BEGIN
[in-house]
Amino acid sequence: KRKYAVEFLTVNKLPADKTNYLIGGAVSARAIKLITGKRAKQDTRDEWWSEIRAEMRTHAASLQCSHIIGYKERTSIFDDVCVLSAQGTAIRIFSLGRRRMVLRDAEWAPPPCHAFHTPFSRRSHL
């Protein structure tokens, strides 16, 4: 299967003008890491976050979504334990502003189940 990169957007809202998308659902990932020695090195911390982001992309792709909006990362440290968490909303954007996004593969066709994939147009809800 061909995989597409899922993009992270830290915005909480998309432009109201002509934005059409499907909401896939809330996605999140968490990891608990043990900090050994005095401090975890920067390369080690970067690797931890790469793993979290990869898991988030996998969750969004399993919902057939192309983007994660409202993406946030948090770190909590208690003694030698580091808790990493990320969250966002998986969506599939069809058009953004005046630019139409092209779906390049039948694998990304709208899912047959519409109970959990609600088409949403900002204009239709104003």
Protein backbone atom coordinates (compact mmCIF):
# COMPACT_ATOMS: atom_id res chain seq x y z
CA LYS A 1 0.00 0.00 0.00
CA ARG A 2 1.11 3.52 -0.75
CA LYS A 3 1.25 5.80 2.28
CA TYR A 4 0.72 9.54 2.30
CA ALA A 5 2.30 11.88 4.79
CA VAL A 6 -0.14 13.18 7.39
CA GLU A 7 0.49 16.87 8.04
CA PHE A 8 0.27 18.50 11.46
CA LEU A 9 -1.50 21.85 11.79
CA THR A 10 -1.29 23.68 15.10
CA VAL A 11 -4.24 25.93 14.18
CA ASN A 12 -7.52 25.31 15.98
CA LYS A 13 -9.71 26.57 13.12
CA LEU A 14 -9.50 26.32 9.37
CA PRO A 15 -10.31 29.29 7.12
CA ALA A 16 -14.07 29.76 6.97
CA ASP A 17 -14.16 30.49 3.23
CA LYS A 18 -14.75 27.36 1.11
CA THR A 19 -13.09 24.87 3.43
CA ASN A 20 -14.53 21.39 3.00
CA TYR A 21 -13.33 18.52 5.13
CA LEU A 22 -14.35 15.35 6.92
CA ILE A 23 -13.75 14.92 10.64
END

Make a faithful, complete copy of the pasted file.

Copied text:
[in-house]
Amino acid sequence: KRKYAVEFLTVNKLPADKTNYLIGGAVSARAIKLITGKRAKQDTRDEWWSEIRAEMRTHAASLQCSHIIGYKERTSIFDDVCVLSAQGTAIRIFSLGRRRMVLRDAEWAPPPCHAFHTPFSRRSHL
């Protein structure tokens, strides 16, 4: 299967003008890491976050979504334990502003189940 990169957007809202998308659902990932020695090195911390982001992309792709909006990362440290968490909303954007996004593969066709994939147009809800 061909995989597409899922993009992270830290915005909480998309432009109201002509934005059409499907909401896939809330996605999140968490990891608990043990900090050994005095401090975890920067390369080690970067690797931890790469793993979290990869898991988030996998969750969004399993919902057939192309983007994660409202993406946030948090770190909590208690003694030698580091808790990493990320969250966002998986969506599939069809058009953004005046630019139409092209779906390049039948694998990304709208899912047959519409109970959990609600088409949403900002204009239709104003």
Protein backbone atom coordinates (compact mmCIF):
# COMPACT_ATOMS: atom_id res chain seq x y z
CA LYS A 1 0.00 0.00 0.00
CA ARG A 2 1.11 3.52 -0.75
CA LYS A 3 1.25 5.80 2.28
CA TYR A 4 0.72 9.54 2.30
CA ALA A 5 2.30 11.88 4.79
CA VAL A 6 -0.14 13.18 7.39
CA GLU A 7 0.49 16.87 8.04
CA PHE A 8 0.27 18.50 11.46
CA LEU A 9 -1.50 21.85 11.79
CA THR A 10 -1.29 23.68 15.10
CA VAL A 11 -4.24 25.93 14.18
CA ASN A 12 -7.52 25.31 15.98
CA LYS A 13 -9.71 26.57 13.12
CA LEU A 14 -9.50 26.32 9.37
CA PRO A 15 -10.31 29.29 7.12
CA ALA A 16 -14.07 29.76 6.97
CA ASP A 17 -14.16 30.49 3.23
CA LYS A 18 -14.75 27.36 1.11
CA THR A 19 -13.09 24.87 3.43
CA ASN A 20 -14.53 21.39 3.00
CA TYR A 21 -13.33 18.52 5.13
CA LEU A 22 -14.35 15.35 6.92
CA ILE A 23 -13.75 14.92 10.64